Up in the early morning on Saturday, I chanced to spy the alignment of the heavenly bodies. Sun, moon and star traced a straight line in the dawn sky, casting their reflections on the calm surface of the sea. As the heavens sang their coloured glory and the birds their joyful chorus, I was given a reminder of my own insignificance. It felt great.
When I see the planets align, feel the Earth turn upon its axis, watch the days break and then later fade away, I realise that I matter little, if at all. I am a speck upon a speck, hurtling through space and time infinite.
In childhood, we believe the world revolves around us. Much of our long-lasting angst arises in childhood when we somehow think that we are responsible for everything that happens around us. Parents divorce, must be because I didn’t put my socks on that morning. Vacuum cleaner broken, must be because I left that dirty little candy paper on the floor. Etc etc ad nauseum.
Growth, maturity, is reached, I believe, when we lose our sense of self-importance. When we realise that we won’t save the world, that our scope is limited, we see that our only duty is to be as good as we possibly can be within the tiny scope of our lives. This is actually much easier, isn’t it? I mean, it’s not that difficult to decide to walk in the door of your house with a smile on your face despite your soul-destroying day at work, now is it?
We are all specks upon a speck, hurtling through space. We don’t know what we don’t know. Life is a huge mystery and probably none of it matters.
Yoga taught me all this. Yoga taught me to be still, quiet, and find that quiet place within myself. I often close my classes with a discourse that goes along the lines of “that stillness that you feel inside, right now, was always there. It’s just that you didn’t know how to reach it. Yoga gives us the tools to reach that still point, that quiet place, and to do so repeatedly and reliably. That is what yoga is, a series of ancient and well-tested tools that help us find our true selves, our quiet, calm, detached peaceful centre.”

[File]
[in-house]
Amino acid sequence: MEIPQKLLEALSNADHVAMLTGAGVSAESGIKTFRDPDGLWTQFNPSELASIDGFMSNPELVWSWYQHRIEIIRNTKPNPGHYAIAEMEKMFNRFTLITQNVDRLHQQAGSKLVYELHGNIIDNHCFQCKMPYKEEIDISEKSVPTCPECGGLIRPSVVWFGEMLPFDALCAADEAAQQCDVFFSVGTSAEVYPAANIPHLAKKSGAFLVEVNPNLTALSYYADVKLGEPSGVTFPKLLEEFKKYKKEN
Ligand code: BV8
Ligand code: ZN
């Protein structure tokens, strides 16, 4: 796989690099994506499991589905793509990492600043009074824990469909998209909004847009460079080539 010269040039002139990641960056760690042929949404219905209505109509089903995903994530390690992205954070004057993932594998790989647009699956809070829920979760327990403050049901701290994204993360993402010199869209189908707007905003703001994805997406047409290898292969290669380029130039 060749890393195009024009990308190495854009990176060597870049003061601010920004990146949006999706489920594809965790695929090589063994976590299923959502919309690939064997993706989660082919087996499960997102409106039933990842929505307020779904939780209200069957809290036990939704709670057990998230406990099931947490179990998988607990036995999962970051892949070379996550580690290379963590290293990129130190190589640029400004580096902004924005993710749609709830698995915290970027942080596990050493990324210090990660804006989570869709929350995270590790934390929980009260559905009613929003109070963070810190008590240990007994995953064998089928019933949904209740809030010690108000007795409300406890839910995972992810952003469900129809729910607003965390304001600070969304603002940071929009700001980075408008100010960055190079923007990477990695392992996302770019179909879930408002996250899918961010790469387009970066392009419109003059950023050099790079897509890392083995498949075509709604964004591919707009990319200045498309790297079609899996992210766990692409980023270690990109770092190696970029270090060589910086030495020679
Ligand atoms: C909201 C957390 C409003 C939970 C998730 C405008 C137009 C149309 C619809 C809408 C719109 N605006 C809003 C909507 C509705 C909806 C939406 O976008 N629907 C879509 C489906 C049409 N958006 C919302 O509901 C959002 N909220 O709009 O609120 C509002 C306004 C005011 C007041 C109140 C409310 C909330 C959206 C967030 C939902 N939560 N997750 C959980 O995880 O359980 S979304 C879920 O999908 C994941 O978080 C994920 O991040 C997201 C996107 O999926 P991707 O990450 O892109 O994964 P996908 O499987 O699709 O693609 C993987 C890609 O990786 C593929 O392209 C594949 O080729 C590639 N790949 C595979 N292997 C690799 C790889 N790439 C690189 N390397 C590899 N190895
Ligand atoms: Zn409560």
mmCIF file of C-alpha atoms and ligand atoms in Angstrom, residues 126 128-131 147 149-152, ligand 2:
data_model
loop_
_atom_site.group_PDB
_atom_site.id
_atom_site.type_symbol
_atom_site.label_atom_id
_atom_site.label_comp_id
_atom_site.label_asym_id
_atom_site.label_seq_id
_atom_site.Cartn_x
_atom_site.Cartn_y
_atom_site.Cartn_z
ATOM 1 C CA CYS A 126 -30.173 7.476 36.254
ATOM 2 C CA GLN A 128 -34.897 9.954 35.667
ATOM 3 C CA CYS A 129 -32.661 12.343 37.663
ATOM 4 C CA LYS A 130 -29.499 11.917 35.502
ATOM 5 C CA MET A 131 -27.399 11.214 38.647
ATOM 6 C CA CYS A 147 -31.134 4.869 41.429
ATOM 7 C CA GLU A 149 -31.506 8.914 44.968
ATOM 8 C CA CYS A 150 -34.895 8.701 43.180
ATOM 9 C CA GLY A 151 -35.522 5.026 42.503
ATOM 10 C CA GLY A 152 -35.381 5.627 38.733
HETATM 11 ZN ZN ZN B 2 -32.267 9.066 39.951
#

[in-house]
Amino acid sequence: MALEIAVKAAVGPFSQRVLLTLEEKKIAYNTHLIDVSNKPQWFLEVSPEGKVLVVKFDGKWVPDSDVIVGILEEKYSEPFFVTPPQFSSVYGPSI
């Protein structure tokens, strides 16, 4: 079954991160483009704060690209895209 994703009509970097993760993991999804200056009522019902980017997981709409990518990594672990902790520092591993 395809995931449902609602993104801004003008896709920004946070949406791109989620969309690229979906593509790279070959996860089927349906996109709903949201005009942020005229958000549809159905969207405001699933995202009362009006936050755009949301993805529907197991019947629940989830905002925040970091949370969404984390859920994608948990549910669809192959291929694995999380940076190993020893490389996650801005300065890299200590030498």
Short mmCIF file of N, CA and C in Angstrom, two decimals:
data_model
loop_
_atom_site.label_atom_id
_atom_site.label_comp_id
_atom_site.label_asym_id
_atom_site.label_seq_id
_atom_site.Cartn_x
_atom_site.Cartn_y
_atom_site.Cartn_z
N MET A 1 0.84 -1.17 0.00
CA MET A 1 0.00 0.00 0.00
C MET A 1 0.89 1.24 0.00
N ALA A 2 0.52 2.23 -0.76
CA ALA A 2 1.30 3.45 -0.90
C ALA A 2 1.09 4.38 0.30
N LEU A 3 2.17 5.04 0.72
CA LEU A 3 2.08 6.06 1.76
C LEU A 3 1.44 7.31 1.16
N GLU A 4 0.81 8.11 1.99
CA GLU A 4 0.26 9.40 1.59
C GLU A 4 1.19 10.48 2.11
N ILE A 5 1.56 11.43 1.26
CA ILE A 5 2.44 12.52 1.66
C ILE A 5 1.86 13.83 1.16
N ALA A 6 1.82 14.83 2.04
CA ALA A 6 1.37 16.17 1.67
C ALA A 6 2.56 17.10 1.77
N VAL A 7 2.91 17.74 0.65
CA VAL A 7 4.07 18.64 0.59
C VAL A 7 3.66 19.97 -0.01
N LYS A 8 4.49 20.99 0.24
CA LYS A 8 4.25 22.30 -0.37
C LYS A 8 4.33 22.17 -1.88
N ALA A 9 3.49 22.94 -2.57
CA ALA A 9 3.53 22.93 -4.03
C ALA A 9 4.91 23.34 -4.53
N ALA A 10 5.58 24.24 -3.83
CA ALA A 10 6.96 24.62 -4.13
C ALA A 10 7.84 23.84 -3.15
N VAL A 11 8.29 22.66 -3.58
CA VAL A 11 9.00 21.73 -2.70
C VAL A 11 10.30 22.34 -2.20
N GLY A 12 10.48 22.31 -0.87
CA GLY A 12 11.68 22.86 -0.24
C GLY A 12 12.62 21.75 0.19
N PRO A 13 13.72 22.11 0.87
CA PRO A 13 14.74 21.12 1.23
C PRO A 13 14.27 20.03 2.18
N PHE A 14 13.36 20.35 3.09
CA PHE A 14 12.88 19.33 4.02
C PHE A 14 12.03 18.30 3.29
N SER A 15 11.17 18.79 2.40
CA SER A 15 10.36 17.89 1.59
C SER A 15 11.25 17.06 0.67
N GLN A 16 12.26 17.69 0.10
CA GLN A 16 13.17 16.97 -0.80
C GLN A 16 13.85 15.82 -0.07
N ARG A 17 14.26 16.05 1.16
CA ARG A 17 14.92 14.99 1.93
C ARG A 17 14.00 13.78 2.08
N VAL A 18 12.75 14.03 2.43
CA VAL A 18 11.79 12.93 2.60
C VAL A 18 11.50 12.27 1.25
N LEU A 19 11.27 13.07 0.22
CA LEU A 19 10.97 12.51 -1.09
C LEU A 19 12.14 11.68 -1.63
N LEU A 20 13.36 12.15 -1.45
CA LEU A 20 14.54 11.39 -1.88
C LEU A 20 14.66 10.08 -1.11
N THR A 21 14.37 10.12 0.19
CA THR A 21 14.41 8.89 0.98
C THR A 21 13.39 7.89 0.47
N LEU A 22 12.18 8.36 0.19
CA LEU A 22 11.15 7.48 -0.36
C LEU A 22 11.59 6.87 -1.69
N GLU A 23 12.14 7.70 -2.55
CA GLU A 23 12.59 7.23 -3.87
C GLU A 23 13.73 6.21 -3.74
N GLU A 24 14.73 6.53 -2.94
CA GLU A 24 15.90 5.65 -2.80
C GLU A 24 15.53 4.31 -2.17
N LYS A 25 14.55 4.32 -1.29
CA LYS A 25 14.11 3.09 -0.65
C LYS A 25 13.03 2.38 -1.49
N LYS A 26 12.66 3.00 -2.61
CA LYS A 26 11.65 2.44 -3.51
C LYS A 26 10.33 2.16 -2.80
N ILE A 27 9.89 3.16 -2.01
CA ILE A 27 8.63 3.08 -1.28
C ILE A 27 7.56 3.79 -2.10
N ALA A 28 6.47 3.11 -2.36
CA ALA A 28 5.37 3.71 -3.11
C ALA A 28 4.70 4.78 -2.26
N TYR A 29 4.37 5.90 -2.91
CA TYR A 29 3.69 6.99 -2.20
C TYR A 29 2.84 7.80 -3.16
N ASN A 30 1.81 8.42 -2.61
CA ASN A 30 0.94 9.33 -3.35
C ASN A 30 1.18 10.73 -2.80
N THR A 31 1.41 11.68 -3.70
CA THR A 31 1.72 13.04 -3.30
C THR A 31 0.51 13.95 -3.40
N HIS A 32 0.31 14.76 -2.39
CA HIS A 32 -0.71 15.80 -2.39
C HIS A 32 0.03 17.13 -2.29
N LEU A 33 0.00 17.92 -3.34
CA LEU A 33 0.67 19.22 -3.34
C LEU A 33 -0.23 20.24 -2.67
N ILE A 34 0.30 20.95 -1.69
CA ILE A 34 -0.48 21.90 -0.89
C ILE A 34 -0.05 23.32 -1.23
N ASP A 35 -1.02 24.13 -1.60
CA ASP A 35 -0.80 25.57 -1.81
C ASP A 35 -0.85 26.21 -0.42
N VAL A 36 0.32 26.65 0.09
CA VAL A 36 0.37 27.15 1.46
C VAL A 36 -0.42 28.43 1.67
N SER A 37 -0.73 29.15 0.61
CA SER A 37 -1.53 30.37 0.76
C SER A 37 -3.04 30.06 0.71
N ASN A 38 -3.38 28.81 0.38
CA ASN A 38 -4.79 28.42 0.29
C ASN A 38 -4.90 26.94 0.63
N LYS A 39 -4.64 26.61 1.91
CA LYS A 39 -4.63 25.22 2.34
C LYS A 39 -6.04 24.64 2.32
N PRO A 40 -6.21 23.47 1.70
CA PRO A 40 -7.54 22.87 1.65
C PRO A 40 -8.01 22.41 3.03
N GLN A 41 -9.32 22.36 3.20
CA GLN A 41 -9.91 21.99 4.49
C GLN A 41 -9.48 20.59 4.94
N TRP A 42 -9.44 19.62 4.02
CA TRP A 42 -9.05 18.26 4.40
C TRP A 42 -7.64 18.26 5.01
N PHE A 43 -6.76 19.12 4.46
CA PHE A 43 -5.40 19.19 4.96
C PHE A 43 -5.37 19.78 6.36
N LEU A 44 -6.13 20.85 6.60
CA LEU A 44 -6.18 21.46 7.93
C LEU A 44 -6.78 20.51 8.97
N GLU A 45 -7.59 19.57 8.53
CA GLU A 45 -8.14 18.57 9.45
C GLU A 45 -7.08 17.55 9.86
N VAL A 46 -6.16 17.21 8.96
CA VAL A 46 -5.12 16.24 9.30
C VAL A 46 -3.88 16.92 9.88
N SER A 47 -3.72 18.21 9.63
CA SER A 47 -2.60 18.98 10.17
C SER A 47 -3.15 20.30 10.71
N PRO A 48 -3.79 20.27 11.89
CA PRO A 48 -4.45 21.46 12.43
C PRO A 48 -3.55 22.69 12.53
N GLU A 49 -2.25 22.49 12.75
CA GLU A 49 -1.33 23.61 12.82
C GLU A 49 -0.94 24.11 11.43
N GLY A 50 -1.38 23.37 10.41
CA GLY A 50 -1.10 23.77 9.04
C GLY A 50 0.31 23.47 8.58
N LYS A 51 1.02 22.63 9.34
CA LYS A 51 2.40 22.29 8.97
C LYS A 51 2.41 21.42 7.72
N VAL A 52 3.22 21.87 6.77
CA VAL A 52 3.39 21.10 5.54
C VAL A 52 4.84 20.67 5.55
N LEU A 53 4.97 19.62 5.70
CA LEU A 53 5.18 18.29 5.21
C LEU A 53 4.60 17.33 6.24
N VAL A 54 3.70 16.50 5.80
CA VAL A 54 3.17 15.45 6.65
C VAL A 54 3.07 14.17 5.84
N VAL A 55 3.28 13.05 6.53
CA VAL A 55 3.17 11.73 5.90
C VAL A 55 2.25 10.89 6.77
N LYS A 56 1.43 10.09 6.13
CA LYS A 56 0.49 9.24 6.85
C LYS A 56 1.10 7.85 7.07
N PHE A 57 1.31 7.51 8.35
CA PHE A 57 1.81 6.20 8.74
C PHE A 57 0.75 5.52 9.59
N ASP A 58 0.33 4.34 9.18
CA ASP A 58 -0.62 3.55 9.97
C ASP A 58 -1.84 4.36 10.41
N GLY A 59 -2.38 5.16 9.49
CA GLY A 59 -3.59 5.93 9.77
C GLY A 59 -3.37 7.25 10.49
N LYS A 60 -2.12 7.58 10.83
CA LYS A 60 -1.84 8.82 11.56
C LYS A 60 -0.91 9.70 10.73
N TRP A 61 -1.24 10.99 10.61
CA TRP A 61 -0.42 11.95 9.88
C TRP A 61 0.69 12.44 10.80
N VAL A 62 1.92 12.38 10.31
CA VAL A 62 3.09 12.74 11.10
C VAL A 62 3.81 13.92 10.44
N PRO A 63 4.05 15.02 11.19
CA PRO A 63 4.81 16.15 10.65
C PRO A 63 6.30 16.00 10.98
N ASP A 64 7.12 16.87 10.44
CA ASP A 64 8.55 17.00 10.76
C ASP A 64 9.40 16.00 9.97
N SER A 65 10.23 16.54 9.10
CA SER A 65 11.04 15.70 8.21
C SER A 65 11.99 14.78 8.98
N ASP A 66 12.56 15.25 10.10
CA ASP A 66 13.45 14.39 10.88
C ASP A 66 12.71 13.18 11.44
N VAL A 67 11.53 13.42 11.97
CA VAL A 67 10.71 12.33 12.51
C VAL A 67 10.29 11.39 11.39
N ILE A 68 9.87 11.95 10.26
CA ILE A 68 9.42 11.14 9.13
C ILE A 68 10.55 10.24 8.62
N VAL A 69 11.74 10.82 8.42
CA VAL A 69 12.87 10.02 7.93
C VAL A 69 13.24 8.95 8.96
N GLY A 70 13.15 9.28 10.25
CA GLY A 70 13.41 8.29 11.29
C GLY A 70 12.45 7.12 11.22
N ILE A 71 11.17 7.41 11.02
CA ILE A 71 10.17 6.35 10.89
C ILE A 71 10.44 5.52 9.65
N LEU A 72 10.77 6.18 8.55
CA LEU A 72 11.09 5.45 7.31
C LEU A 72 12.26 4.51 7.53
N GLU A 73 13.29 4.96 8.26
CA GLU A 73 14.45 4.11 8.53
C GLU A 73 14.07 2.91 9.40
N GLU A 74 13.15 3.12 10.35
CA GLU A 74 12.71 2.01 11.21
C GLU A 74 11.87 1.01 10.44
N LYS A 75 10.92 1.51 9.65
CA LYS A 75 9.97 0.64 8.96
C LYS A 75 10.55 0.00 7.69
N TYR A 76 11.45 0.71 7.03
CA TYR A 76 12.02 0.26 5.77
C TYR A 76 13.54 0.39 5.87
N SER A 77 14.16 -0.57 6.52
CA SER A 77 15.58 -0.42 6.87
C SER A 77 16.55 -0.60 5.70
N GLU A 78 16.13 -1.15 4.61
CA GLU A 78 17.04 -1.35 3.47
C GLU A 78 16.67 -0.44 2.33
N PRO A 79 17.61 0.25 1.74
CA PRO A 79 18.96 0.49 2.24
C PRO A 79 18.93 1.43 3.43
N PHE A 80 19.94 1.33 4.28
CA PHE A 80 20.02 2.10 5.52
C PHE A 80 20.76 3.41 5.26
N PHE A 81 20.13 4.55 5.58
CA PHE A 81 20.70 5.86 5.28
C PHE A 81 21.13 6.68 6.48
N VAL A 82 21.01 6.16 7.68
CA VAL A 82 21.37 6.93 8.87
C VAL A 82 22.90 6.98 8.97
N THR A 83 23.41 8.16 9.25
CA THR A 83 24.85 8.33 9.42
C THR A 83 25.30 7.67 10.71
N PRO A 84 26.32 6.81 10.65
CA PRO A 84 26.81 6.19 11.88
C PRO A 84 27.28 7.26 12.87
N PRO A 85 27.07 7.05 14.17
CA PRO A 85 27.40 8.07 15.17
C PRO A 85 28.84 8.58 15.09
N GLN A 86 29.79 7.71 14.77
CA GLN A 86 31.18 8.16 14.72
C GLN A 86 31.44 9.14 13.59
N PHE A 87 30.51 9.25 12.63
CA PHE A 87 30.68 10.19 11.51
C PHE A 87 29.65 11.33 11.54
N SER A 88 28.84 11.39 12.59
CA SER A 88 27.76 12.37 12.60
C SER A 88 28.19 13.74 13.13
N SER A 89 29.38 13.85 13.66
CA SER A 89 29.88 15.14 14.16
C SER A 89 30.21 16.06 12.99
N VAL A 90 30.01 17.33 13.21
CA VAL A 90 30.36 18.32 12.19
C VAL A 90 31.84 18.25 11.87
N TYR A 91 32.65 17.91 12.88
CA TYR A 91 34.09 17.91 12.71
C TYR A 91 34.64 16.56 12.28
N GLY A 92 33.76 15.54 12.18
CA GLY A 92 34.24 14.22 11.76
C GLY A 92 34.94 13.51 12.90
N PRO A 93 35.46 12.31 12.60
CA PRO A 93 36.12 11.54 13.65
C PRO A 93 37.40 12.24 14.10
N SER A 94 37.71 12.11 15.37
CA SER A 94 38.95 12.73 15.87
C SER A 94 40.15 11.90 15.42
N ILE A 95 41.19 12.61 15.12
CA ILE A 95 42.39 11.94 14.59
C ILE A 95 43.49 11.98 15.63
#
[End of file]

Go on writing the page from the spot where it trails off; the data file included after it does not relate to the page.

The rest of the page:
We are specks upon and speck, hurtling through space. We probably matter not at all. And that’s ok.
Happy Monday, dear souls. Be joyful.
Yesterday morning dawned rainy and grey. Around these parts, precipitation is a present, a gift. The chill in the air was invigorating, and the light reflecting on the wet cobblestones a portend of danger, for they are slippery when wet.
Sophie and Laurence and I warmed up with a white tea before class, then ventured upstairs to el Cielo, which means “Heaven” in Spanish, for yoga class.
There was a chill in the room, so we doubled up the yoga mats, and distributed nice, warm, hot pink wool blankets. When we reached the floor phase of the practice, I noticed that the chill was starting to bite. Feeling protective of my students, I hoped and prayed for some warming rays.
As we began to practice dvipada-pitâm (“the two-legged table pose”), the sun burst through! Suddenly our little greenhouse of a room warmed up! Joy! We finished the sequence with Dolphins and headstand prep…energies were moved, smiles dawned upon faces and yet again, yoga worked its magic.
Thanks to everyone who came to class, it is a honour and privilege to be allowed to teach even a little bit of this ancient system. Thanks to all the yogis and sages who kept this oral tradition alive for us to employ now, in 2018. Thanks to my teachers, Claude and Carmen, for dedicating your lives to teaching teachers. Namasté.